111 research outputs found

    Comparison between Vernier-cascade and MZI as transducer for biosensing with on-chip spectral filter

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    The Mach-Zehnder interferometer (MZI) and the Vernier-cascade are highly responsive photonic sensors with large design freedom. They are therefore very suitable for interrogation through a broadband source and an on-chip spectral filter, a sensing scheme that is well equipped for point-of-care applications. In this work, the MZI is shown to outperform the Vernier-cascade through a better minimum detectable wavelength shift as well as a higher power efficiency, indicating its superiority in this sensing scheme. Fabricated MZIs yield bulk detection limits down to 8.8 x 10(-7) refractive index units (RIU) in a point-of-care compatible measuring setup, indicating the potential of the proposed sensing scheme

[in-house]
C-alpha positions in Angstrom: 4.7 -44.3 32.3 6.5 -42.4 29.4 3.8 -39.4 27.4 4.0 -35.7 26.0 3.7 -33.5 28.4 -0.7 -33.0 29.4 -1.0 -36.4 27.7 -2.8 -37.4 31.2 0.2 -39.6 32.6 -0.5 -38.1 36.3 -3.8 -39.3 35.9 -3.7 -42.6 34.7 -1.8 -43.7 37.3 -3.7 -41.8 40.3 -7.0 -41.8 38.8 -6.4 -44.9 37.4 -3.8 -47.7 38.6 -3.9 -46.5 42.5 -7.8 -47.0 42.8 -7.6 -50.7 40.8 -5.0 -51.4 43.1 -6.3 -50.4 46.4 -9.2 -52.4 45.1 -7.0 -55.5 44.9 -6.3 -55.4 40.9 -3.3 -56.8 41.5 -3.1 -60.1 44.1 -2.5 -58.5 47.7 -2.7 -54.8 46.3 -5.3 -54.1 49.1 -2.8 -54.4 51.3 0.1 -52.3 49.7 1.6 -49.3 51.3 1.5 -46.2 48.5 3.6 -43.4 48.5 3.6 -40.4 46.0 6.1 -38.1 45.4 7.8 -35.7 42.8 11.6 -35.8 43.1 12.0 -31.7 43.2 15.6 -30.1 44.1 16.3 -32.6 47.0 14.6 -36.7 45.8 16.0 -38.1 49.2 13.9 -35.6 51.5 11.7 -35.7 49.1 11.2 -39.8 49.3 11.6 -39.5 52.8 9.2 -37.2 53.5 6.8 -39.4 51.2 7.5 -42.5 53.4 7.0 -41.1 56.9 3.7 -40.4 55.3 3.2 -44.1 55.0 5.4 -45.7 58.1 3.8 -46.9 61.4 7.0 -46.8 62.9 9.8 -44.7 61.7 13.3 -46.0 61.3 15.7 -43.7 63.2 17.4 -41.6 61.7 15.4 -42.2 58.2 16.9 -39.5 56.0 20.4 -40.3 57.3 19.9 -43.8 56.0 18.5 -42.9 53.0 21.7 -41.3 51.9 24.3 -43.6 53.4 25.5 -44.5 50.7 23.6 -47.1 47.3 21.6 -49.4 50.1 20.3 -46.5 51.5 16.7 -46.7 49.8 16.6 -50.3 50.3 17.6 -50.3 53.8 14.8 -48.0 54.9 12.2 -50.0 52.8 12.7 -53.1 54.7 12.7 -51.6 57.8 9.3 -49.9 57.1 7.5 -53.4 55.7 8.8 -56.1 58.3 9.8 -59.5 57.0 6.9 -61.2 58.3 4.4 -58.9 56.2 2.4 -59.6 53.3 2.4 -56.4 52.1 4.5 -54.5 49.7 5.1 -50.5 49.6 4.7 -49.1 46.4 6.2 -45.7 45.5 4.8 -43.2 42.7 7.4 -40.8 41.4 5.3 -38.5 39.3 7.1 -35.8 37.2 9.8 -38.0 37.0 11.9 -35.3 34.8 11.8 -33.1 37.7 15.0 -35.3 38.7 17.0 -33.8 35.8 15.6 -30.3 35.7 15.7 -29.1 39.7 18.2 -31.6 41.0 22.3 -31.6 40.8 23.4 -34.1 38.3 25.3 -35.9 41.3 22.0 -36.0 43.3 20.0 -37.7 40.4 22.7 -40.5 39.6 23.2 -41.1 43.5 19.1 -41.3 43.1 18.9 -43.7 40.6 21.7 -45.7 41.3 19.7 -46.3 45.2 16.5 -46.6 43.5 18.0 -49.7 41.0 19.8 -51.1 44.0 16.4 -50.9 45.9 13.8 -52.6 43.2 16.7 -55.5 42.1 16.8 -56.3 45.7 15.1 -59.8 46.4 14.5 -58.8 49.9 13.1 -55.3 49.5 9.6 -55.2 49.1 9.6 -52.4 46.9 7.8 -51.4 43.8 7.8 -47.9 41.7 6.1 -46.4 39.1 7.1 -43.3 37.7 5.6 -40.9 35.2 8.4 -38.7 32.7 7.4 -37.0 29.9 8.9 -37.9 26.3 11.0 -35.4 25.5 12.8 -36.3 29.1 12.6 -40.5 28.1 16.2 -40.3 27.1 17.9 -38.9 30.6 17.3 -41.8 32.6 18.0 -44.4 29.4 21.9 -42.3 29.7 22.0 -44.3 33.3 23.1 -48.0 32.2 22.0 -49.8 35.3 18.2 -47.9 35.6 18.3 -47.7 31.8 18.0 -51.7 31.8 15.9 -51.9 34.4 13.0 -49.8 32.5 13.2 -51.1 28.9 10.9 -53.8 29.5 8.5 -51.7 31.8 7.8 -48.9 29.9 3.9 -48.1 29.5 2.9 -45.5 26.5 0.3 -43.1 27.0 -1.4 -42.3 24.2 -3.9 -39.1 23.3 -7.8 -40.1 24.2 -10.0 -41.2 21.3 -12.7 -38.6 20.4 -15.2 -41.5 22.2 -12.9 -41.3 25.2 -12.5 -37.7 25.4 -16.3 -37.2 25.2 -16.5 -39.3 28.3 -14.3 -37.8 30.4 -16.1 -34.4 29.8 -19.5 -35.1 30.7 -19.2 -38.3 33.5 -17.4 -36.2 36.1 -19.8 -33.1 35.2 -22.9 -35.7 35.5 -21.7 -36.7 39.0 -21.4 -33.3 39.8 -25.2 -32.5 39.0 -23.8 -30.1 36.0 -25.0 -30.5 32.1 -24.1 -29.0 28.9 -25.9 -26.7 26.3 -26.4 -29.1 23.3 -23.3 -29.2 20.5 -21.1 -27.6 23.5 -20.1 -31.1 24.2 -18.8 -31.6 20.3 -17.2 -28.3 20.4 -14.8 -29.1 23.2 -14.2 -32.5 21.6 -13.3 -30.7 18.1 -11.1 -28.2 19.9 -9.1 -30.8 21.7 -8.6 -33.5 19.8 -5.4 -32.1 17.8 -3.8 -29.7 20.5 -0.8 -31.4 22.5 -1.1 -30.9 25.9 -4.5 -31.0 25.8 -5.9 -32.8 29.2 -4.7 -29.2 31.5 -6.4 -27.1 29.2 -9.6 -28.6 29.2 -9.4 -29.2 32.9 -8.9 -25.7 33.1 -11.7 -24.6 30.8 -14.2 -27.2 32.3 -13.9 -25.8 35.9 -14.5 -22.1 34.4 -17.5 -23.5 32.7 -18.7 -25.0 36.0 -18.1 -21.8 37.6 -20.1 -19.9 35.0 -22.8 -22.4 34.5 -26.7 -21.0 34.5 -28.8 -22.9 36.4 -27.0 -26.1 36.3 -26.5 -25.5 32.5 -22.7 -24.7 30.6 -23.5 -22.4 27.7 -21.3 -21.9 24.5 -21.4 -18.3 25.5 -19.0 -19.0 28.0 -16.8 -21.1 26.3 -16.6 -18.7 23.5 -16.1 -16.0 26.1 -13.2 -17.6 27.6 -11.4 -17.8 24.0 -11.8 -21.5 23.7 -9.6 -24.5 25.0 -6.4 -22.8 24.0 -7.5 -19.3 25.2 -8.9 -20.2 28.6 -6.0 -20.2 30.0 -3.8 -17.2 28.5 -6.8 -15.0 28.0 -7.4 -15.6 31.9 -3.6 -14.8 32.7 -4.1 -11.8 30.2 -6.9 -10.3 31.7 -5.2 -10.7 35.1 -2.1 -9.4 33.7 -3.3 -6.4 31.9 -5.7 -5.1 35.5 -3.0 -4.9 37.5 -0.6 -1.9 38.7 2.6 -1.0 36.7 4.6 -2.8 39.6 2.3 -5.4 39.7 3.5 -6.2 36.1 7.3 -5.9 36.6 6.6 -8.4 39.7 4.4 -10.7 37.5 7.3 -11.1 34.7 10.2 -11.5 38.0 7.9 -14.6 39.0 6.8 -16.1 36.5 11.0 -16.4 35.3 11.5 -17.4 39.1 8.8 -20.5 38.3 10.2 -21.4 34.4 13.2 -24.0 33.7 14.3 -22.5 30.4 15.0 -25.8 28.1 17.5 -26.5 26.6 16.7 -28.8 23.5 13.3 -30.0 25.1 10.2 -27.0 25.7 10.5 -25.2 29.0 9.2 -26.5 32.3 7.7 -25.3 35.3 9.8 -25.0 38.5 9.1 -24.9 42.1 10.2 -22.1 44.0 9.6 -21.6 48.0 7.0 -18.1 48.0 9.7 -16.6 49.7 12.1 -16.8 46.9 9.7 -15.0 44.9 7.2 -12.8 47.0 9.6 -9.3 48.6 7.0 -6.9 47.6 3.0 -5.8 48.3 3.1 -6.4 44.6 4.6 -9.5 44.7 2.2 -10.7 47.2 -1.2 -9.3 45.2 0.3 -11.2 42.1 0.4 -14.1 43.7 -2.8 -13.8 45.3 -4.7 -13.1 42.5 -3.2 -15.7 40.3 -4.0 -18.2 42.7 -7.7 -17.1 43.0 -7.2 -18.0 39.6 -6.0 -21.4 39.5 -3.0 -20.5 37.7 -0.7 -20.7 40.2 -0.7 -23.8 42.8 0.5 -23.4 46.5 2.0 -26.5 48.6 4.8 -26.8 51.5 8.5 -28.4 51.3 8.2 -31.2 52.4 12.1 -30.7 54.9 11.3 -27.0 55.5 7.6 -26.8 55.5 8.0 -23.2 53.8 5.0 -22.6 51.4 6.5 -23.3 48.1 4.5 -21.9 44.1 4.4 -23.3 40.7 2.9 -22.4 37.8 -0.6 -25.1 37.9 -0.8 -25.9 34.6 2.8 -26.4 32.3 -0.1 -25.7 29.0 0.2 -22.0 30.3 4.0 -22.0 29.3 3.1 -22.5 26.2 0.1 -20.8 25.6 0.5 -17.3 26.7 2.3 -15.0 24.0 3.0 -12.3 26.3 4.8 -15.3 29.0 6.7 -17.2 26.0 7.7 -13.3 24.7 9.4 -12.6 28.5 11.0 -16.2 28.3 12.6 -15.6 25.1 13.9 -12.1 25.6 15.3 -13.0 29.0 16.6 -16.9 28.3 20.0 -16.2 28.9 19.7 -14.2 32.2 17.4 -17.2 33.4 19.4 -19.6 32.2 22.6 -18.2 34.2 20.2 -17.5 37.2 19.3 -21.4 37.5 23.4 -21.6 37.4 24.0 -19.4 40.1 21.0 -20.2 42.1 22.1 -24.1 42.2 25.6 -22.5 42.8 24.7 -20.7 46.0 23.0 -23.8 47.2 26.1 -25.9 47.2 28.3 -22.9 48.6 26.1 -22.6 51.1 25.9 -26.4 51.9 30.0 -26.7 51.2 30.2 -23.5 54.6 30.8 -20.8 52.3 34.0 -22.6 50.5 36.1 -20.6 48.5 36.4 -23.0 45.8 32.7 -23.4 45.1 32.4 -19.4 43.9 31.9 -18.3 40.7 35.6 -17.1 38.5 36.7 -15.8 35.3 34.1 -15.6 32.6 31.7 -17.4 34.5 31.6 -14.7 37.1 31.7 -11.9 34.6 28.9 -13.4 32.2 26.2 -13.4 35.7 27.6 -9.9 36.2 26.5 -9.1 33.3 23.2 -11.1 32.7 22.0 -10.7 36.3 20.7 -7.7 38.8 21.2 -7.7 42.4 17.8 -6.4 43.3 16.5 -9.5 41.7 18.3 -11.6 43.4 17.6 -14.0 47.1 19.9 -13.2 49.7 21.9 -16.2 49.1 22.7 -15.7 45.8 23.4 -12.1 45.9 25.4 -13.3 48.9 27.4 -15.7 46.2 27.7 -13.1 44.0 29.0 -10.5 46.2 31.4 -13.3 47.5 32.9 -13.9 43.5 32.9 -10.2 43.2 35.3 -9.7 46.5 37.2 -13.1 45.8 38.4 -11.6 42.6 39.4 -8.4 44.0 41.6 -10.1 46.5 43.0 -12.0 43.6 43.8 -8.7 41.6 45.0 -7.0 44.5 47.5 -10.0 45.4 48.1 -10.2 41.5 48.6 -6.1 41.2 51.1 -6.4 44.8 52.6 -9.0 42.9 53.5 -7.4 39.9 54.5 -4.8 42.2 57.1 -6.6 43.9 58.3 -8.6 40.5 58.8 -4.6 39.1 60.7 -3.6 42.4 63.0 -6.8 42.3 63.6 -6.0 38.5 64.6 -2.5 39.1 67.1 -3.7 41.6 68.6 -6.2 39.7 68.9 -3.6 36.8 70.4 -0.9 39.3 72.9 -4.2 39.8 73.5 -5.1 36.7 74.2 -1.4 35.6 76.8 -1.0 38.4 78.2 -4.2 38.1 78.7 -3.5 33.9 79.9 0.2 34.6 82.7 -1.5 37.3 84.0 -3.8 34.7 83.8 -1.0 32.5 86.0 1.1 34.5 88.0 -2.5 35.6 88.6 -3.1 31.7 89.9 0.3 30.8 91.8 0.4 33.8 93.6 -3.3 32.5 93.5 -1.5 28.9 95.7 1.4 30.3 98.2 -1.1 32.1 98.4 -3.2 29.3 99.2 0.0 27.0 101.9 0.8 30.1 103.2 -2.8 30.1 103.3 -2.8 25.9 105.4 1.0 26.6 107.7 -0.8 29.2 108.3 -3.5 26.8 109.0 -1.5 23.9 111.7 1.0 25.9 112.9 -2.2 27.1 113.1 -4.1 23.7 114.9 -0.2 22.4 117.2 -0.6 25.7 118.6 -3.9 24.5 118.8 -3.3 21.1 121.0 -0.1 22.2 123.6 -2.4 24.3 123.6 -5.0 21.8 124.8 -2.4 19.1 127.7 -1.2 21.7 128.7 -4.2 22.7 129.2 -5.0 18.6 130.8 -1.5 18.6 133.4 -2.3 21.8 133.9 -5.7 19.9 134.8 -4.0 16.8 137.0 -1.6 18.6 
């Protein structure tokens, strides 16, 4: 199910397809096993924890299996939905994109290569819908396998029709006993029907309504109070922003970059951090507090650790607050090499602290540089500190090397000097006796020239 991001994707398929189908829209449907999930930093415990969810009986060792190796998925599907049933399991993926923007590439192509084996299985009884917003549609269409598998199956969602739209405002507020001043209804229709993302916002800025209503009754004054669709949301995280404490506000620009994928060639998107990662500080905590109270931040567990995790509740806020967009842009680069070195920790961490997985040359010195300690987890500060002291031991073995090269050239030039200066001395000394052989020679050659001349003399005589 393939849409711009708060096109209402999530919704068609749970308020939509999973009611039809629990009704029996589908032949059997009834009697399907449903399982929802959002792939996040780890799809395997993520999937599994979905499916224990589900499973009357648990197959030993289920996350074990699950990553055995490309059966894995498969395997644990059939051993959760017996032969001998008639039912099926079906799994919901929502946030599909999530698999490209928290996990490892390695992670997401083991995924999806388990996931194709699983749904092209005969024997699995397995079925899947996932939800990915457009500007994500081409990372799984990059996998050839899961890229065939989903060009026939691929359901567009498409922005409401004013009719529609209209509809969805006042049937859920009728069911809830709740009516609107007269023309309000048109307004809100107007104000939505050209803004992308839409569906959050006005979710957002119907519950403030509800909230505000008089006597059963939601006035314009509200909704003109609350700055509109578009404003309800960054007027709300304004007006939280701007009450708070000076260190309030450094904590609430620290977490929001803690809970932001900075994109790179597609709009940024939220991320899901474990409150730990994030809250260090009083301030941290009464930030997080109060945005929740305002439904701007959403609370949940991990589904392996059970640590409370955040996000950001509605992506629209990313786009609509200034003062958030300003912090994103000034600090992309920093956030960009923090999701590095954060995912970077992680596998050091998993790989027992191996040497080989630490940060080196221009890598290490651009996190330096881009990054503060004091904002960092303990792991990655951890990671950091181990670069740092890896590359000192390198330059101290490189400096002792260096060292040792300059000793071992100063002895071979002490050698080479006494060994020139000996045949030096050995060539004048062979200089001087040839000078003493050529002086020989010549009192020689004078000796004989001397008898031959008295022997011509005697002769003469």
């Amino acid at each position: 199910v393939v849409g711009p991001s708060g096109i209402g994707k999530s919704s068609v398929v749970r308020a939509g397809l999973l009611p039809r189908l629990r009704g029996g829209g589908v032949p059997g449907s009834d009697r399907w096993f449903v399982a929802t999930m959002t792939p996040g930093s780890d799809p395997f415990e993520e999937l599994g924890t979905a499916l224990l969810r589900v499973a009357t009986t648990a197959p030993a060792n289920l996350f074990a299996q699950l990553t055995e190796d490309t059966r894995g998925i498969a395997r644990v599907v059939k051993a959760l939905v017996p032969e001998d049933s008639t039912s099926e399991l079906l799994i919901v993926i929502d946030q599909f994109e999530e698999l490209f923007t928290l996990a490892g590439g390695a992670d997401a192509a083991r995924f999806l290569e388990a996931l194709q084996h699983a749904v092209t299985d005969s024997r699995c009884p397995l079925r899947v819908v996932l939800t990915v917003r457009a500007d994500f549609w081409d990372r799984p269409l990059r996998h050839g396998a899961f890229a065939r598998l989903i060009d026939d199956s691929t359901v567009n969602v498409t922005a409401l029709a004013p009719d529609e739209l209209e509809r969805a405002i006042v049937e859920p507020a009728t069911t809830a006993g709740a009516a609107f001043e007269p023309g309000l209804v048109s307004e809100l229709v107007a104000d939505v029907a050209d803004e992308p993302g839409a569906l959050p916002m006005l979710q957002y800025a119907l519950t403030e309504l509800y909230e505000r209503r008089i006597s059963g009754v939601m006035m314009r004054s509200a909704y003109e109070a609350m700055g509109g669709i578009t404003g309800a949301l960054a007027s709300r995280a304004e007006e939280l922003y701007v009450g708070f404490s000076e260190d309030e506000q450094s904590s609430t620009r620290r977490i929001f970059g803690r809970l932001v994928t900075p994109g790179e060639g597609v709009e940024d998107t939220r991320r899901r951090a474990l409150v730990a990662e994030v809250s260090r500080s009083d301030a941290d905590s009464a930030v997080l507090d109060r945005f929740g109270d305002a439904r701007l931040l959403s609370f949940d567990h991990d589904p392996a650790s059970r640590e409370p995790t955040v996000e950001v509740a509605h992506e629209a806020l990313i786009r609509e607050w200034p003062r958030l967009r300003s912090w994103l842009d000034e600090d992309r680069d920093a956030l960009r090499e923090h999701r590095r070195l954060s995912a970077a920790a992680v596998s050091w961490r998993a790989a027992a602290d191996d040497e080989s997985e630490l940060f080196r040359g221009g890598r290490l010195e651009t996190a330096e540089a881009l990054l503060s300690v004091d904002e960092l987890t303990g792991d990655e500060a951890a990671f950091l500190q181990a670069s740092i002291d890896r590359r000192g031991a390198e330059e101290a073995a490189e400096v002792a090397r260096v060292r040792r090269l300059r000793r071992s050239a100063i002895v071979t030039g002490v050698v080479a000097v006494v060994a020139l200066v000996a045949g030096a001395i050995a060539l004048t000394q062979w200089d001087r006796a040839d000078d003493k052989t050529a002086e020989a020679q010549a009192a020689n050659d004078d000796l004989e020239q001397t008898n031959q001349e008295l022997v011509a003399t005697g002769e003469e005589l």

Study on the limit of detection in MZI-based biosensor systems

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    Mach-Zehnder interferometers are integrated photonic sensors that have yielded excellent detection limits down to 10(-7) RIU. They are of particular interest due to their large design freedom, allowing for example application in promising point-of-care compatible read-out schemes. The attainable detection limit of such sensors can interact with the sensor design in different ways, depending on the dominant origin of noise which can either be influencing a single sensor arm, both sensor arms or can be unrelated to the sensor itself. In this work, the interaction of these three noise regimes with the sensor design is examined. The regimes are combined into a framework that predicts the limit of detection as a function of sensor design. A set of experimental results confirms the validity of this obtained theoretical framework. This analysis provides a blueprint for optimization of MZI photonic sensors under any combination of read-out method and measurement circumstances